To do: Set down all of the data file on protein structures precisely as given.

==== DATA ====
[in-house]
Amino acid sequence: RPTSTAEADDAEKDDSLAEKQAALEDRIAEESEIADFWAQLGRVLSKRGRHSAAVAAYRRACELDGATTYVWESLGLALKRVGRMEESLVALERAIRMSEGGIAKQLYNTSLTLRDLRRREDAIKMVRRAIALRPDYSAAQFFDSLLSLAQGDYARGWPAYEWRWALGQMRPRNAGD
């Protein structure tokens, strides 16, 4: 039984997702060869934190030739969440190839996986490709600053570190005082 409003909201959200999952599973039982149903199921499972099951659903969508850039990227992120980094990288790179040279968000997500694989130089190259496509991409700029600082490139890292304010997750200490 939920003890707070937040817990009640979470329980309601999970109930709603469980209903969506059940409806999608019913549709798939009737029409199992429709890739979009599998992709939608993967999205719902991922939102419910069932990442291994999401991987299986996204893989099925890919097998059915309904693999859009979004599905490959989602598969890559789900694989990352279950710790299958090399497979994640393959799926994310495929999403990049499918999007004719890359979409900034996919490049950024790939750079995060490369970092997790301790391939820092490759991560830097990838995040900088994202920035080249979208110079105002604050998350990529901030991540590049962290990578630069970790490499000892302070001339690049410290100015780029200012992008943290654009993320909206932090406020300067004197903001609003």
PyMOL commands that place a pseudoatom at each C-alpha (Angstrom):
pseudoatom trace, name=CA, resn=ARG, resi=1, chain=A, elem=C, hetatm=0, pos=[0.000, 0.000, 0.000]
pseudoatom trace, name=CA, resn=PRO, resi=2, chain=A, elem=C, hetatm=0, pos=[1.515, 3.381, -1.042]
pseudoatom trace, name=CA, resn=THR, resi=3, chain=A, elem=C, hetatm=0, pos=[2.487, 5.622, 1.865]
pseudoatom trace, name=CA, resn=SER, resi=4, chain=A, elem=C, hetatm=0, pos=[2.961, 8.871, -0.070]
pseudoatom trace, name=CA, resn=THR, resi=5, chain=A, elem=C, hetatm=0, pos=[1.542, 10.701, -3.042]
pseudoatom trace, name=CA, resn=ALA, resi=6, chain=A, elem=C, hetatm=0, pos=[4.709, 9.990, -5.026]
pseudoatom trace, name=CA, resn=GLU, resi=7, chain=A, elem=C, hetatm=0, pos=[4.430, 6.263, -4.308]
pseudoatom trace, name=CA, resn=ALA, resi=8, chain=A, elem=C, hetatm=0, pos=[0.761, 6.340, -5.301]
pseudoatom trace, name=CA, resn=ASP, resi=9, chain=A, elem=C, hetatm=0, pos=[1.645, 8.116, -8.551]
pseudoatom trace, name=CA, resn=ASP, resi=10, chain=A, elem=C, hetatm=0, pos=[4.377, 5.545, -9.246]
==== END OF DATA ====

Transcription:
[in-house]
Amino acid sequence: RPTSTAEADDAEKDDSLAEKQAALEDRIAEESEIADFWAQLGRVLSKRGRHSAAVAAYRRACELDGATTYVWESLGLALKRVGRMEESLVALERAIRMSEGGIAKQLYNTSLTLRDLRRREDAIKMVRRAIALRPDYSAAQFFDSLLSLAQGDYARGWPAYEWRWALGQMRPRNAGD
């Protein structure tokens, strides 16, 4: 039984997702060869934190030739969440190839996986490709600053570190005082 409003909201959200999952599973039982149903199921499972099951659903969508850039990227992120980094990288790179040279968000997500694989130089190259496509991409700029600082490139890292304010997750200490 939920003890707070937040817990009640979470329980309601999970109930709603469980209903969506059940409806999608019913549709798939009737029409199992429709890739979009599998992709939608993967999205719902991922939102419910069932990442291994999401991987299986996204893989099925890919097998059915309904693999859009979004599905490959989602598969890559789900694989990352279950710790299958090399497979994640393959799926994310495929999403990049499918999007004719890359979409900034996919490049950024790939750079995060490369970092997790301790391939820092490759991560830097990838995040900088994202920035080249979208110079105002604050998350990529901030991540590049962290990578630069970790490499000892302070001339690049410290100015780029200012992008943290654009993320909206932090406020300067004197903001609003």
PyMOL commands that place a pseudoatom at each C-alpha (Angstrom):
pseudoatom trace, name=CA, resn=ARG, resi=1, chain=A, elem=C, hetatm=0, pos=[0.000, 0.000, 0.000]
pseudoatom trace, name=CA, resn=PRO, resi=2, chain=A, elem=C, hetatm=0, pos=[1.515, 3.381, -1.042]
pseudoatom trace, name=CA, resn=THR, resi=3, chain=A, elem=C, hetatm=0, pos=[2.487, 5.622, 1.865]
pseudoatom trace, name=CA, resn=SER, resi=4, chain=A, elem=C, hetatm=0, pos=[2.961, 8.871, -0.070]
pseudoatom trace, name=CA, resn=THR, resi=5, chain=A, elem=C, hetatm=0, pos=[1.542, 10.701, -3.042]
pseudoatom trace, name=CA, resn=ALA, resi=6, chain=A, elem=C, hetatm=0, pos=[4.709, 9.990, -5.026]
pseudoatom trace, name=CA, resn=GLU, resi=7, chain=A, elem=C, hetatm=0, pos=[4.430, 6.263, -4.308]
pseudoatom trace, name=CA, resn=ALA, resi=8, chain=A, elem=C, hetatm=0, pos=[0.761, 6.340, -5.301]
pseudoatom trace, name=CA, resn=ASP, resi=9, chain=A, elem=C, hetatm=0, pos=[1.645, 8.116, -8.551]
pseudoatom trace, name=CA, resn=ASP, resi=10, chain=A, elem=C, hetatm=0, pos=[4.377, 5.545, -9.246]